There was probably no issue more divisive in the telecom industry during 2007 than the question of whether or not to grant telcos that participated in a warrantless domestic wiretapping program operated by the federal government retroactive immunity for their actions.
While Congress worked on new legislation to enable future surveillance and the Bush administration rebuffed most attempts by Congressional committees and others trying to gain information about the program, telcos were left open to attacks, most because national intelligence director Mike McConnell admitted that the government couldn't have operated the program without telco help. That left telcos open to privacy lawsuits. Congressional committees have so far stumbled with the question of telco immunity.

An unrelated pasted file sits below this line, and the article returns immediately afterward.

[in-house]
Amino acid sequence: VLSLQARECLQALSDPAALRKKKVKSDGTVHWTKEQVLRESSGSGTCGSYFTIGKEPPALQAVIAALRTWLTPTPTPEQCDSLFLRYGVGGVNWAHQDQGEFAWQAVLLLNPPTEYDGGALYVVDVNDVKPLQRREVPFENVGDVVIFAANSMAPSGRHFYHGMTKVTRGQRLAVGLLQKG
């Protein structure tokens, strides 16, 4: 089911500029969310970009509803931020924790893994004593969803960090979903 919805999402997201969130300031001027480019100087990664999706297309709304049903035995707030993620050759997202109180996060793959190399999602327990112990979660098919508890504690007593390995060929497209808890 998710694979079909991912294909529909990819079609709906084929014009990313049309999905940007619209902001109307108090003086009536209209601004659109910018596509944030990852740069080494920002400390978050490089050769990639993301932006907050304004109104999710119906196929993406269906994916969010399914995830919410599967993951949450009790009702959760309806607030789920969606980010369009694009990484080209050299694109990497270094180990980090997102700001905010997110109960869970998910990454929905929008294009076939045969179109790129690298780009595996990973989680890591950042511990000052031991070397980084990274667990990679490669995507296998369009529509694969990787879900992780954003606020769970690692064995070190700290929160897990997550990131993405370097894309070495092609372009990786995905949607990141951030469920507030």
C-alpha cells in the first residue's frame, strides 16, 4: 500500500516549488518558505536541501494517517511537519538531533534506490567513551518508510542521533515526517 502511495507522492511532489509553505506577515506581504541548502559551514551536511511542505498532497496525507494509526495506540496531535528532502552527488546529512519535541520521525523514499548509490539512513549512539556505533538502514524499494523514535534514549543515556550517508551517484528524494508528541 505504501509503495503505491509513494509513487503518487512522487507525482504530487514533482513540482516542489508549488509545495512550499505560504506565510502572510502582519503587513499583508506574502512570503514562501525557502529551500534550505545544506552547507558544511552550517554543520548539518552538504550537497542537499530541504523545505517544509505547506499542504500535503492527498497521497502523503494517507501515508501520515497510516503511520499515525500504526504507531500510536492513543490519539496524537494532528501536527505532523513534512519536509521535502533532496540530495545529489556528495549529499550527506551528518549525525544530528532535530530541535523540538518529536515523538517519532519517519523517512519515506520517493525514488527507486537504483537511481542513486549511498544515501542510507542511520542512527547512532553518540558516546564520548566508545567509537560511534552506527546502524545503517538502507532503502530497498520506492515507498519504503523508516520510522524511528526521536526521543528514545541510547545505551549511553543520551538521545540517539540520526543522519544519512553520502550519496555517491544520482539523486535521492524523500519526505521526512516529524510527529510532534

The issue got even spicier when former Qwest CEO Joe Nacchio alleged that Qwest was turned down for government contracts after it refused to participate in the program. It still boggles my mind why telcos are the scapegoats for a program run by the government. If Congress doesn't include telco immunity, needless to say the telcos are in for costly legal fights which could change the course of the financial performance and spending in the year to come.
- read this story on government/telecom teamwork in The New York Times
- The Senate Judiciary Committee hotly debated--but didn't vote--on telco immunity